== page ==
Bank of Zambia deputy governor for operations Dr Bwalya Ng’andu has said most central banks around the world are skeptical about cryptocurrencies because they challenge their control over key functions of monetary and exchange rate policies.
Speaking at the Conference of Western Attorney General Africa Alliance Partnership (CWAG AAP) Workshop on Virtual Currency Investigations in Lusaka yesterday, Dr Ng’andu said despite cryptocurrencies having been suspected of financing crime around the world, the trend was being successfully used in South Korea where three in every ten salaried workers had invested in them.
“…some regulators around the globe have sounded warnings against cryptocurrency and have accordingly taken steps to dissuade their use through regulation. Others have likened them to Ponzi schemes. Central banks in particular have difficulties with them because they challenge their control over the key functions of monetary and exchange rate policy. Economist Stiglitz has also been explicitly uncomplimentary of cryptocurrencies which he describes as a bubble that gives a lot of people a lot of exciting times as it rides up and then goes down. It lacks a socially useful purpose and should be outlawed. He considers it a very expensive means of payment used mostly to buy black market goods without a tether to reality,” Dr Ng’andu said.
He then gave an example of South Korea which had embraced the cryptocurrency technology and pointed out the positives.
“It is estimated that three in every ten salaried workers have invested in cryptocurrencies. The country accounts for 30% of total cryptocurrency trading worldwide and possesses a very developed cryptocurrency exchange system. This is happening against the background of government efforts to introduce strong regulation which would restrict entry by illicit players. However, the regulations which were introduced in 2016 are beginning to thaw pointing to more activity in these digital assets as South Korea seems to be poised to play a critical role in driving the adoption of cryptocurrencies around the global,” Dr Ng’andu said of the trade which has received negative sentiments in Zambia.
He implored law enforcement officers and regulators attending the workshop to enhance their practical and theoretical knowledge of virtual currencies.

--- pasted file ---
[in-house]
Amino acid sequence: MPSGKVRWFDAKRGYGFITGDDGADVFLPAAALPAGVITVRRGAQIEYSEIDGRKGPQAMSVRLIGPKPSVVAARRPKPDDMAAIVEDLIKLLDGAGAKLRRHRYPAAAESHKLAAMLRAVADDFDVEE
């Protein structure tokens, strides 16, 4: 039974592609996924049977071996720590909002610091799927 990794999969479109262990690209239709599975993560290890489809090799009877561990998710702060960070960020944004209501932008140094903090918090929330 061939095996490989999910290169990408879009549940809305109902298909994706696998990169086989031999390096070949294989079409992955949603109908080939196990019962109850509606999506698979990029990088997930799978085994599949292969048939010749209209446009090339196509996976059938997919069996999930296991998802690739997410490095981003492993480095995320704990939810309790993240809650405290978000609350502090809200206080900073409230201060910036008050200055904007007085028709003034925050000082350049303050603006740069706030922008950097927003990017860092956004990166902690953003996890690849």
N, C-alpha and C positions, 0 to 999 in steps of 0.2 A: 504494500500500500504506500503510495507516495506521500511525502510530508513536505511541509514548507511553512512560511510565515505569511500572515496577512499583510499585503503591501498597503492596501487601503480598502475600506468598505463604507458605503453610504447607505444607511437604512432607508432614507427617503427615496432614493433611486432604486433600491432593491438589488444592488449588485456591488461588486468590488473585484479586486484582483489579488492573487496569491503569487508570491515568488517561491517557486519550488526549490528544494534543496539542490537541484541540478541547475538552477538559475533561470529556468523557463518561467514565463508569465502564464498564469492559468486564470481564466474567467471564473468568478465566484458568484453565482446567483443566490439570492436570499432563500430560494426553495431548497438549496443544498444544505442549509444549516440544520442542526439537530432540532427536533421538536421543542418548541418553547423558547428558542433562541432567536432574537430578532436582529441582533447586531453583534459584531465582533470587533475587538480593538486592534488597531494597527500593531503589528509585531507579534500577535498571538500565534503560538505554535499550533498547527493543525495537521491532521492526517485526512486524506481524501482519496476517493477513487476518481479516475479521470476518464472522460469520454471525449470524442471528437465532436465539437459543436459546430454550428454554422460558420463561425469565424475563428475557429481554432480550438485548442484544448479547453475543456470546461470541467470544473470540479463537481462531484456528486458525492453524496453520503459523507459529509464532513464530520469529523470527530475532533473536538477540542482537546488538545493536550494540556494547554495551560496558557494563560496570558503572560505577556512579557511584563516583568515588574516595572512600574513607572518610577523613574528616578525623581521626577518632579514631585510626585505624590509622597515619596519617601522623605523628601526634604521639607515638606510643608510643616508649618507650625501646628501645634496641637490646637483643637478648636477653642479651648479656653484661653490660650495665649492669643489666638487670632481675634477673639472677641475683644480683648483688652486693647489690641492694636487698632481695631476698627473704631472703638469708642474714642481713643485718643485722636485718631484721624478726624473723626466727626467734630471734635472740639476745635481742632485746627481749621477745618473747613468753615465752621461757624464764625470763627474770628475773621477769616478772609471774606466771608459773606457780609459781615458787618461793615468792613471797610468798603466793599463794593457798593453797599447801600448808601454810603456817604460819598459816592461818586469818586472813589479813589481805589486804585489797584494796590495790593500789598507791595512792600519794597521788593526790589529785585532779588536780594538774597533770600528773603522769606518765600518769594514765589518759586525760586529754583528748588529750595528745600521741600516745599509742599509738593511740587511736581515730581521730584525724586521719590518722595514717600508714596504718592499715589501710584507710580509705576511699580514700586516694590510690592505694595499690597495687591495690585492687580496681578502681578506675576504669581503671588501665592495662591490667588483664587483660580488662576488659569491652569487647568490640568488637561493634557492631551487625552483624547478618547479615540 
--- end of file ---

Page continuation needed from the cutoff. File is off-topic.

“And we expect that this knowledge, will in turn, improve our ability to carry out our work more effectively as investigators, prosecutors and regulators…As we reflect on the possibility that at some time in the future virtual currencies could become a widely used medium of exchange, it is important to understand that the current widespread ignorance relating to cryptocurrency as a concept, to how it works and to the role of block chain technology, which underlies it, is a big issue,” Dr Ng’andu said. “Ignorance surrounding cryptocurrency unfortunately is not the special preserve of the general public because it finds its place even among those of us who are charged with the responsibility of regulating the financial landscape or fighting crime which may have its origins in the use or misuse of virtual currencies. In one sense this workshop should make it possible for us to deal effectively with this challenge of ignorance because it is providing an opportunity for fraudsters to lure people into investing in what are essentially Ponzi or pyramid schemes on the pretext that their money will be invested in digital or cryptocurrency backed assets which will generate high returns in a very short period of time.”
He said the Bank of Zambia had observed a rapid rise in scams that were being perpetrated by fraudsters in the name of cryptocurrencies.
“In a number of such frauds that the Bank of Zambia has dealt with in partnership with the Zambia Police, the Drug and Enforcement Commission and the Financial Intelligent Center, investors were promised returns on their investment, in some cases calculated on the basis of 1.5% per day or a promise to triple their investment within one month. The unfortunate thing is that these schemes have been rapidly subscribed to; the catch being that their money will be invested in cryptocurrencies,” said Dr Ng’andu. “For regulators and law enforcement officers, the development that the cryptocurrency technology can facilitate organised crime is disconcerting because more often than not criminals are quicker on the uptake and tend to understand the way that they can use innovative products and services to defraud unsuspecting users. Sometimes they do this long before the capacity and capability to regulate or police is built. The fact that this happens should not necessarily be an indictment on the likes of us who are in this room. It is just that technology is now introducing new products and services in the market at such a furious pace that regulations and laws, sometimes lag behind and we have to play catch a up game with the law breaker. The broad purpose of this workshop goes beyond dealing with concerns that might arise from shortcomings and risks associated with the failure to prevent crime and abuse of cryptocurrency technology. Some of these risks include as I have said before fraud and the lack of consumer protection against fraud but it can also include money laundering and financing of terrorism activities.”